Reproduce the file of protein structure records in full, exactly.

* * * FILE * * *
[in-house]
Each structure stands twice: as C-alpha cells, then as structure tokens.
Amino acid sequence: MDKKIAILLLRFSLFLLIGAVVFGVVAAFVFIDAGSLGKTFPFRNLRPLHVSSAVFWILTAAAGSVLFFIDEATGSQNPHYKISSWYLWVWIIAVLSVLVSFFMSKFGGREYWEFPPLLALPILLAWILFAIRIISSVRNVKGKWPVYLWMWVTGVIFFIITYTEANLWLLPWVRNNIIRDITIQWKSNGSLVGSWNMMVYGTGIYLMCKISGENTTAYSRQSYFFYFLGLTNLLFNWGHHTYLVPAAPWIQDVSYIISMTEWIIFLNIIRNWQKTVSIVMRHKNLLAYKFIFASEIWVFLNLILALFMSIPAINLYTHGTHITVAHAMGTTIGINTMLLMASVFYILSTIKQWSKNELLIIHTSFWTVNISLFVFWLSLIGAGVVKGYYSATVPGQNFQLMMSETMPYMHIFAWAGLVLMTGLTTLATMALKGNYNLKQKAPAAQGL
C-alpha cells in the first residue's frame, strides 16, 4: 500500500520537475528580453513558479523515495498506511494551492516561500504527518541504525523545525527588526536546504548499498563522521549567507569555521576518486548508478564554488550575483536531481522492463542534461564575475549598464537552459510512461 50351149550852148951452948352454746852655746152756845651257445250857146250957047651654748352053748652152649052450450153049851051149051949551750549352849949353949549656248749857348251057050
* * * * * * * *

[in-house]
Each structure stands twice: as C-alpha cells, then as structure tokens.
Amino acid sequence: MDKKIAILLLRFSLFLLIGAVVFGVVAAFVFIDAGSLGKTFPFRNLRPLHVSSAVFWILTAAAGSVLFFIDEATGSQNPHYKISSWYLWVWIIAVLSVLVSFFMSKFGGREYWEFPPLLALPILLAWILFAIRIISSVRNVKGKWPVYLWMWVTGVIFFIITYTEANLWLLPWVRNNIIRDITIQWKSNGSLVGSWNMMVYGTGIYLMCKISGENTTAYSRQSYFFYFLGLTNLLFNWGHHTYLVPAAPWIQDVSYIISMTEWIIFLNIIRNWQKTVSIVMRHKNLLAYKFIFASEIWVFLNLILALFMSIPAINLYTHGTHITVAHAMGTTIGINTMLLMASVFYILSTIKQWSKNELLIIHTSFWTVNISLFVFWLSLIGAGVVKGYYSATVPGQNFQLMMSETMPYMHIFAWAGLVLMTGLTTLATMALKGNYNLKQKAPAAQGL
C-alpha cells in the first residue's frame, strides 16, 4: 500500500520537475528580453513558479523515495498506511494551492516561500504527518541504525523545525527588526536546504548499498563522521549567507569555521576518486548508478564554488550575483536531481522492463542534461564575475549598464537552459510512461 50351149550852148951452948352454746852655746152756845651257445250857146250957047651654748352053748652152649052450450153049851051149051949551750549352849949353949549656248749857348251057050